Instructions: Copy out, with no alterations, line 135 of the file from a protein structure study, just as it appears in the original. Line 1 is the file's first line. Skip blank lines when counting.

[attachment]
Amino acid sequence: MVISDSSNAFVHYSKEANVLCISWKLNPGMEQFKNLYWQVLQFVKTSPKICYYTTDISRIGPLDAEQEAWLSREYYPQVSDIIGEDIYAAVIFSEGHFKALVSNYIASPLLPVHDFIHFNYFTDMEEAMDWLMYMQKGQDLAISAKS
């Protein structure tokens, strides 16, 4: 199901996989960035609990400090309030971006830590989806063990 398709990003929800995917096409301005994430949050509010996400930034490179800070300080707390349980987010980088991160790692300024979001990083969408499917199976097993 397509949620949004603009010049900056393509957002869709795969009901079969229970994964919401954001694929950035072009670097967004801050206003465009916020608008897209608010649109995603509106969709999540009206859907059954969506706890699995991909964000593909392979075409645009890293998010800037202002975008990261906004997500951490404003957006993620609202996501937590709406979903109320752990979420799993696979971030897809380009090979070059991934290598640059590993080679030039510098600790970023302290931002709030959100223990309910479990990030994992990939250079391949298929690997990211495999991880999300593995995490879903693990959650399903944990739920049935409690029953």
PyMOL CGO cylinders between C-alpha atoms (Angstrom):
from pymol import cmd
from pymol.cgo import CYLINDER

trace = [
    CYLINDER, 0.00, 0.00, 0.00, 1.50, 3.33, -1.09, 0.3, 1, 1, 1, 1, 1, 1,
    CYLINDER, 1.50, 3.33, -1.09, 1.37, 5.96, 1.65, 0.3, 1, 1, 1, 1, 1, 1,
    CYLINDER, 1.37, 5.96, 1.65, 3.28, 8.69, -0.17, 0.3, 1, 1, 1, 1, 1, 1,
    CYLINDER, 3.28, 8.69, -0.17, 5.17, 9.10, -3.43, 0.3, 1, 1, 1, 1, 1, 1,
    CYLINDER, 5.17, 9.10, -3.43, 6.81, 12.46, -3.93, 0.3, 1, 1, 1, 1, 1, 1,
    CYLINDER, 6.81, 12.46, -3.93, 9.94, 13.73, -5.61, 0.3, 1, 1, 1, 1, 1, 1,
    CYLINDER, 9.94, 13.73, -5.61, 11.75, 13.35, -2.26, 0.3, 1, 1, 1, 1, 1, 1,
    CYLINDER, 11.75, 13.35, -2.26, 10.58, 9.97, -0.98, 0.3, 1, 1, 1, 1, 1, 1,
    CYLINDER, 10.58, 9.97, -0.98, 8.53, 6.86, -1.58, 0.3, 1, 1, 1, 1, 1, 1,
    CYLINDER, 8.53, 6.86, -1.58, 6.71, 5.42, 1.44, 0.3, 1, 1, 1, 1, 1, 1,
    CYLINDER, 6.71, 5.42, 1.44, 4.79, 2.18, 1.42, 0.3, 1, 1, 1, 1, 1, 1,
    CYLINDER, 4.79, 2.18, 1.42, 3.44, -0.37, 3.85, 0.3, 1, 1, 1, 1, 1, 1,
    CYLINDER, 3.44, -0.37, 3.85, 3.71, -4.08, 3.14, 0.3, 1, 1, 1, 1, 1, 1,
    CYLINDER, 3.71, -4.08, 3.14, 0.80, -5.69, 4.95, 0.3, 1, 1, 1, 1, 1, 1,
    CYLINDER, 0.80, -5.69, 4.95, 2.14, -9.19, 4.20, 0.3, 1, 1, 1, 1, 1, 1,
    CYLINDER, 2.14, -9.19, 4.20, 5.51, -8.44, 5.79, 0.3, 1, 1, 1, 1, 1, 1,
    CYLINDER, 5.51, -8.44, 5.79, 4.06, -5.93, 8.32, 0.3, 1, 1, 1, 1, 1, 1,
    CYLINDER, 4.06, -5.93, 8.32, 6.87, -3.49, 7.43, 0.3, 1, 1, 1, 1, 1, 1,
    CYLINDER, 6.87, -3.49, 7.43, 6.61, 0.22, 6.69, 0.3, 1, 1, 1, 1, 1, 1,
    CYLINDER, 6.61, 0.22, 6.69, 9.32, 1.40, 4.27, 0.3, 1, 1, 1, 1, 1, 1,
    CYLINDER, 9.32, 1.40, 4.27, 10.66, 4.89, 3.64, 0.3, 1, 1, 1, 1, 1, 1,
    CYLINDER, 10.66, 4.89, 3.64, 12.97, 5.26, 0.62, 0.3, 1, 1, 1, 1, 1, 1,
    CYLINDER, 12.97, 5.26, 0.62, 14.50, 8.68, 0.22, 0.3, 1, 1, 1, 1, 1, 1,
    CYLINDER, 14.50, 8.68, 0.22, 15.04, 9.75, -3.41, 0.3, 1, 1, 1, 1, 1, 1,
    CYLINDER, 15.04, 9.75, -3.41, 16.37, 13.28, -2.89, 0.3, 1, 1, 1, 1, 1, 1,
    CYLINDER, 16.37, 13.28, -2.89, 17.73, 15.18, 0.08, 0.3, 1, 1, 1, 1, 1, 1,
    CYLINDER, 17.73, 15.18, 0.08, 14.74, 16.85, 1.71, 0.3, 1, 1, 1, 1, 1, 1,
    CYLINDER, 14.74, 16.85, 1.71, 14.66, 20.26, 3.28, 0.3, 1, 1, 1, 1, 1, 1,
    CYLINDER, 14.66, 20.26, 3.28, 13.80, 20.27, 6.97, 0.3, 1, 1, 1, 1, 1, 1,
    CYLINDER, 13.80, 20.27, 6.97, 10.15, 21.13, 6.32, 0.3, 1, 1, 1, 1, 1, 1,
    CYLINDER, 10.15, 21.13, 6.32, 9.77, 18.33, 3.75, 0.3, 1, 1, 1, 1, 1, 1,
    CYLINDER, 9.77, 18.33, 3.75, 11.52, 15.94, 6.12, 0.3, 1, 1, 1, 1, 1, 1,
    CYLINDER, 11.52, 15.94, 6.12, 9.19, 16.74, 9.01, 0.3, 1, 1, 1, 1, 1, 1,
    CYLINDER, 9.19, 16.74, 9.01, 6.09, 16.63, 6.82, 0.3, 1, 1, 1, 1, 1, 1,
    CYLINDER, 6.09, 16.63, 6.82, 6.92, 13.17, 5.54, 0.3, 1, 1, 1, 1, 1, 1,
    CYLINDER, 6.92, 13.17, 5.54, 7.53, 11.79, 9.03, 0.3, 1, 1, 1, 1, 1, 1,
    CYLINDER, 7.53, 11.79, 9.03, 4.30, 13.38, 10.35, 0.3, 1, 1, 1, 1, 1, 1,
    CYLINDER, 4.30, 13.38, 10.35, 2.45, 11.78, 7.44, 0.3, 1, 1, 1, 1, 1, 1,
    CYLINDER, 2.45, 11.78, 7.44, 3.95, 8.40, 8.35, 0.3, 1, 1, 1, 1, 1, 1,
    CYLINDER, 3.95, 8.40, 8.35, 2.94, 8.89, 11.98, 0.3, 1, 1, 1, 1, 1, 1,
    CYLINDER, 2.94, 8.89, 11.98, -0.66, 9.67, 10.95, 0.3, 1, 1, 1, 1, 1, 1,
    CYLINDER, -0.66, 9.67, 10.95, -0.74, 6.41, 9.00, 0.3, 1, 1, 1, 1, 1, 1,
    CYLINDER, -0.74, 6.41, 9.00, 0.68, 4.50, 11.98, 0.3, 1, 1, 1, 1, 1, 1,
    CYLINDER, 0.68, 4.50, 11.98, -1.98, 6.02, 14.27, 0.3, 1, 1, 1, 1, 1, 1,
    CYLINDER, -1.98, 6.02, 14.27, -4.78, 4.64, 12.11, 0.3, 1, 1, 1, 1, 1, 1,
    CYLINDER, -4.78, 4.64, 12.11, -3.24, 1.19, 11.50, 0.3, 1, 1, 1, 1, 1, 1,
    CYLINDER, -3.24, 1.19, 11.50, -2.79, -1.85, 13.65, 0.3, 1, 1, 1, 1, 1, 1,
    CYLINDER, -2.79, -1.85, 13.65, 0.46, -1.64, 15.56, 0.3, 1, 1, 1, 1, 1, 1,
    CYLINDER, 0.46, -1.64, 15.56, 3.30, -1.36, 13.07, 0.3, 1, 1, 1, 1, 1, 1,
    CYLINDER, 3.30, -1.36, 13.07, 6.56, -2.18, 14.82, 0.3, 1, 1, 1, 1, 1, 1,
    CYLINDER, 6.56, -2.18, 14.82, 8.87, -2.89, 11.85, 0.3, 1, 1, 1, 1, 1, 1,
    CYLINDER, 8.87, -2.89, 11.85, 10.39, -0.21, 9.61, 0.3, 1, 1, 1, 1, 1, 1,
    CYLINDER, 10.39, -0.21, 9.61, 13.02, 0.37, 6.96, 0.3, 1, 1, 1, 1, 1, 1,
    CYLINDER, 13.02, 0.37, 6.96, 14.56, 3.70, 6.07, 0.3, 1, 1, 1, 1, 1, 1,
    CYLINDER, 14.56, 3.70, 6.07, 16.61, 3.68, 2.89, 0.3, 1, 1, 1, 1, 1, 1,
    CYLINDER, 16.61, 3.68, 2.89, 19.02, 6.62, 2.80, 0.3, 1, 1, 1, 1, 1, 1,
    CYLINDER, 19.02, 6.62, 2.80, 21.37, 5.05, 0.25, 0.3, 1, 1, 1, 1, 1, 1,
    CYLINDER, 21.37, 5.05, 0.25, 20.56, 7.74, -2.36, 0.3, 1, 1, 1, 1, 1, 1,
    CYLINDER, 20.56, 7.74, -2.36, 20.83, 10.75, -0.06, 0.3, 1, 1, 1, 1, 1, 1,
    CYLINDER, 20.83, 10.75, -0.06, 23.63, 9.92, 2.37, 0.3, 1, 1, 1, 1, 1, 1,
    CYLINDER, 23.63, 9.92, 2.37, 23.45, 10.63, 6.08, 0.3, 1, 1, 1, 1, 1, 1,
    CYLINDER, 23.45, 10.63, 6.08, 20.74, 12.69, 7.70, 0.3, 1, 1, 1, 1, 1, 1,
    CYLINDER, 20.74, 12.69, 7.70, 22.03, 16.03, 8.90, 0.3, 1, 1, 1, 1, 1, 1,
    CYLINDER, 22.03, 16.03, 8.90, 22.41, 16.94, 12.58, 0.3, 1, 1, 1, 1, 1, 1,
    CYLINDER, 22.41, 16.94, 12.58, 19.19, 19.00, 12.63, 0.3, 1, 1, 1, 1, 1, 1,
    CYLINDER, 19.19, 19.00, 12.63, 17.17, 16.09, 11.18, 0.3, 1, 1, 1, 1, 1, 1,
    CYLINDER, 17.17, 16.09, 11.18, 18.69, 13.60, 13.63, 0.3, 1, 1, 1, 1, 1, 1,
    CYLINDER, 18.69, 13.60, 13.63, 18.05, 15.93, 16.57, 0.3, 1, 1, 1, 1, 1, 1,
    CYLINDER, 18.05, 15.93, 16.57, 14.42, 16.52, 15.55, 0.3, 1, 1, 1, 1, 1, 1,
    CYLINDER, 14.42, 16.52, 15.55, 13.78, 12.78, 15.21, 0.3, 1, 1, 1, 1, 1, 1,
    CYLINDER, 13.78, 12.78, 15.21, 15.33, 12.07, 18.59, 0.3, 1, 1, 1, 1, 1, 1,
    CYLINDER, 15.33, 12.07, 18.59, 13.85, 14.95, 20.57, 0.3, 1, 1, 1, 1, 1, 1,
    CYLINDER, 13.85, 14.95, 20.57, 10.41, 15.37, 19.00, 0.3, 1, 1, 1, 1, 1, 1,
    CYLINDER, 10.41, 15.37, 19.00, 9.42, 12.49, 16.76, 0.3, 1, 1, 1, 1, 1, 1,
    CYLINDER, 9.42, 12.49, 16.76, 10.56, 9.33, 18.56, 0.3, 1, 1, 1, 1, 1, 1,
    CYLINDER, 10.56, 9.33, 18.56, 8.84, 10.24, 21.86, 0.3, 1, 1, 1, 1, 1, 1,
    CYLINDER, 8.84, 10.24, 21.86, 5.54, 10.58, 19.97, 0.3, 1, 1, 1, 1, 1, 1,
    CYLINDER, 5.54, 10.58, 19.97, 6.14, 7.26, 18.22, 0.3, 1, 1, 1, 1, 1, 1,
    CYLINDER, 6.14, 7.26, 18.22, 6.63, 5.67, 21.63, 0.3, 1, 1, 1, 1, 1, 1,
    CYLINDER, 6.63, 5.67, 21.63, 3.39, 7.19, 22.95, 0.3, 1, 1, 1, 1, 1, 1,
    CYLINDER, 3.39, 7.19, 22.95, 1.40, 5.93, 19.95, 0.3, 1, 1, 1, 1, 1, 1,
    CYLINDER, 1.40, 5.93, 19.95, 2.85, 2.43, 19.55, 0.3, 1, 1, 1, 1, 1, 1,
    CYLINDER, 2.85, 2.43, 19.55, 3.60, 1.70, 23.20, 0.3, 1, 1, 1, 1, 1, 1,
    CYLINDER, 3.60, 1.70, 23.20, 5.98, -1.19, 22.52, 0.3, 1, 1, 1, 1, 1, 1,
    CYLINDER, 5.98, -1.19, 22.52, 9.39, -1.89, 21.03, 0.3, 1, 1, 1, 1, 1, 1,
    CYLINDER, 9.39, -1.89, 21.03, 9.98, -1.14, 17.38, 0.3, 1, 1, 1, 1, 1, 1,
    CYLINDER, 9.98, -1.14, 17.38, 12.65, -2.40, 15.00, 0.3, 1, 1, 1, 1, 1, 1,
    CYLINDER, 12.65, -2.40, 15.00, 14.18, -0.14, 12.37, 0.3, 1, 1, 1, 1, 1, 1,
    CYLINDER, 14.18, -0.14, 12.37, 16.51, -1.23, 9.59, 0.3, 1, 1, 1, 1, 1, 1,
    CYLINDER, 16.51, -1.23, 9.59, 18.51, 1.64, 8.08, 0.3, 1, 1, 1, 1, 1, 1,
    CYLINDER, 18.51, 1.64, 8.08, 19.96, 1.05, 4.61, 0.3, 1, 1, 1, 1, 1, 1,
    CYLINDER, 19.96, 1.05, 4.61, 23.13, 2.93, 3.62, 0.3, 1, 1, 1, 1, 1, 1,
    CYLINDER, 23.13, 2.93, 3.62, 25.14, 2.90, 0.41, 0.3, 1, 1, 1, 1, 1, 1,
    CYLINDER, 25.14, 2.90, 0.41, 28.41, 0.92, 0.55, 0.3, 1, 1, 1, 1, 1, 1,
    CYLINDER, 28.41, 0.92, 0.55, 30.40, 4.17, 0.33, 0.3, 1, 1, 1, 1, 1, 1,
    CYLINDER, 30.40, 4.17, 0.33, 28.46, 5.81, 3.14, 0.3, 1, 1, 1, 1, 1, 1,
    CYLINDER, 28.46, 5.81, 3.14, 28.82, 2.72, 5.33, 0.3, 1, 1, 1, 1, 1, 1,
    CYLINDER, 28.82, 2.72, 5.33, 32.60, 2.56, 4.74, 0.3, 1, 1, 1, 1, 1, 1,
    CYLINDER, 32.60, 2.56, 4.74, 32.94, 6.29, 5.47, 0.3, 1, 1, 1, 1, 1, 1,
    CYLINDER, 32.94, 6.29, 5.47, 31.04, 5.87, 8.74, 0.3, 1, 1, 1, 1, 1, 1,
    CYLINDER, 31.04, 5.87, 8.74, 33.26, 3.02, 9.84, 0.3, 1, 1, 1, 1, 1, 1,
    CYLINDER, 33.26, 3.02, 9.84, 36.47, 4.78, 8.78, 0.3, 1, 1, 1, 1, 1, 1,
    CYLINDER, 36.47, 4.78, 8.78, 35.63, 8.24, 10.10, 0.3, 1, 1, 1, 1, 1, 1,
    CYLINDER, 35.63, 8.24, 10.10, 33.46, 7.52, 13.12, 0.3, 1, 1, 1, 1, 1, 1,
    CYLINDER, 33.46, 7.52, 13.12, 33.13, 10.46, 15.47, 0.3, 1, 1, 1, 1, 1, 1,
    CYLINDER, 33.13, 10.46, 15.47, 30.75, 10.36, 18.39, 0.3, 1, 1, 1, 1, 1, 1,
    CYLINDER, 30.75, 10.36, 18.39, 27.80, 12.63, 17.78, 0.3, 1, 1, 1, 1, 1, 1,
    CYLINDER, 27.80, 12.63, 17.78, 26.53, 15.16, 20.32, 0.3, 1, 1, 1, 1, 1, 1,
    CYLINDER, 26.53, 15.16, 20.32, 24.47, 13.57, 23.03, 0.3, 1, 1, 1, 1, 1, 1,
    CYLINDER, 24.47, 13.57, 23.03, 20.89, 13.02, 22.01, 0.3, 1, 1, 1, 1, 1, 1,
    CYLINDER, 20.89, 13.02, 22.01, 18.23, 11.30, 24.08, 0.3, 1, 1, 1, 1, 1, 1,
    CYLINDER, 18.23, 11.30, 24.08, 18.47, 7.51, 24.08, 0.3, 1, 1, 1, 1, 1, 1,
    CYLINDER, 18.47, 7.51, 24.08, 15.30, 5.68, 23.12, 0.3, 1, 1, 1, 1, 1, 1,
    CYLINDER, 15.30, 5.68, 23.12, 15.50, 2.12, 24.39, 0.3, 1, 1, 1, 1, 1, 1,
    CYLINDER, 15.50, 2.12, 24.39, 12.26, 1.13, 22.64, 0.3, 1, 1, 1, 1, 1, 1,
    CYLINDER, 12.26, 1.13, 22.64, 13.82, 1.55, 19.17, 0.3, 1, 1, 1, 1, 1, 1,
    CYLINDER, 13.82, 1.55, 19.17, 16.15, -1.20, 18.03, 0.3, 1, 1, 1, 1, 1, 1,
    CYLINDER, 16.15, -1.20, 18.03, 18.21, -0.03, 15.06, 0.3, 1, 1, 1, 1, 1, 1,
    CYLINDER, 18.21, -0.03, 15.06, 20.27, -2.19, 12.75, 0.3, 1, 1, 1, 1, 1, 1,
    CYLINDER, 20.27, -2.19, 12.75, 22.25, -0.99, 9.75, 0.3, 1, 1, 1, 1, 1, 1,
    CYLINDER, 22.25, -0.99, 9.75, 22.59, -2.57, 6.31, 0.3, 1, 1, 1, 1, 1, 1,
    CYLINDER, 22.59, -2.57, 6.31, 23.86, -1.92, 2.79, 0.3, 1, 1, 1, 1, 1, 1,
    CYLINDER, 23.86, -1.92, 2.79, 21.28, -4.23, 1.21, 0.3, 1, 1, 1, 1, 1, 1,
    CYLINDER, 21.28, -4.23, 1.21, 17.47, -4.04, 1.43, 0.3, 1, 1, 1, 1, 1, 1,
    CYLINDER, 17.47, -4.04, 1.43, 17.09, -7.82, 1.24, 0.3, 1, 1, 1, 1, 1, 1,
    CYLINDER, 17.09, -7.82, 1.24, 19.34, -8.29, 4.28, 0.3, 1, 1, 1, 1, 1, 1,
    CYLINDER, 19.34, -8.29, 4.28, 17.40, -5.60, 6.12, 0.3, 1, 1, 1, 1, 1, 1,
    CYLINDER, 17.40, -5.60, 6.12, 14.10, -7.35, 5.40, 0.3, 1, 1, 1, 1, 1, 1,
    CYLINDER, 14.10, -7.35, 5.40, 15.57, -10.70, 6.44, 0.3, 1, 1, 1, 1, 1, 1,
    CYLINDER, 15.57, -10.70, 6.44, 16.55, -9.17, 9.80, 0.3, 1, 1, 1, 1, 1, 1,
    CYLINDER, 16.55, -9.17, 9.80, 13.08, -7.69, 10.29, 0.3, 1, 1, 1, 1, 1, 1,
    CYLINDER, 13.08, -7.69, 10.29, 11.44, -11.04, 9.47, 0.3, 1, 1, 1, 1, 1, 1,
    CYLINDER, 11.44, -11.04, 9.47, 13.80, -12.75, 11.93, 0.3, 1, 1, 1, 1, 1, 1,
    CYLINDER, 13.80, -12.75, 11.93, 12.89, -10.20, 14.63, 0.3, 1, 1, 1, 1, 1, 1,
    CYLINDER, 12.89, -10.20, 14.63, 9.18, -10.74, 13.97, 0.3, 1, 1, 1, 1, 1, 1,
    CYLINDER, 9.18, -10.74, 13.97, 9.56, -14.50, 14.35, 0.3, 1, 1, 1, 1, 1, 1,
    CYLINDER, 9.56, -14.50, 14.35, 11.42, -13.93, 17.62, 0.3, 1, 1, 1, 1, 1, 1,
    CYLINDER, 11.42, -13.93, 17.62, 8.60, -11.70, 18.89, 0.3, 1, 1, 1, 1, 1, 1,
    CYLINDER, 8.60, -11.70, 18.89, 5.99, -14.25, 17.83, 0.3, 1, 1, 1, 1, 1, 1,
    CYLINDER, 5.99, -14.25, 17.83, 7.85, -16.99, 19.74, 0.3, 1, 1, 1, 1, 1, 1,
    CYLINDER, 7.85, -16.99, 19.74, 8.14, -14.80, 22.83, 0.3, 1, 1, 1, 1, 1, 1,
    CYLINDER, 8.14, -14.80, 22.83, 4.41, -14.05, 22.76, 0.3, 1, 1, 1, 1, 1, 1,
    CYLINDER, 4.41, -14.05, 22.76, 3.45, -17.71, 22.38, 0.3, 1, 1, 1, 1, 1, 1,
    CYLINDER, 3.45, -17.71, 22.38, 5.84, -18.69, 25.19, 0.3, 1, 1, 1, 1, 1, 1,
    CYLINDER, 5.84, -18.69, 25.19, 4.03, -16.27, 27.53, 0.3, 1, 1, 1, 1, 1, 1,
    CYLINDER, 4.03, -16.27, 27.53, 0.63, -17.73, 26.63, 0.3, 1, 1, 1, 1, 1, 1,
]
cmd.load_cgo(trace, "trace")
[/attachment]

    CYLINDER, 14.10, -7.35, 5.40, 15.57, -10.70, 6.44, 0.3, 1, 1, 1, 1, 1, 1,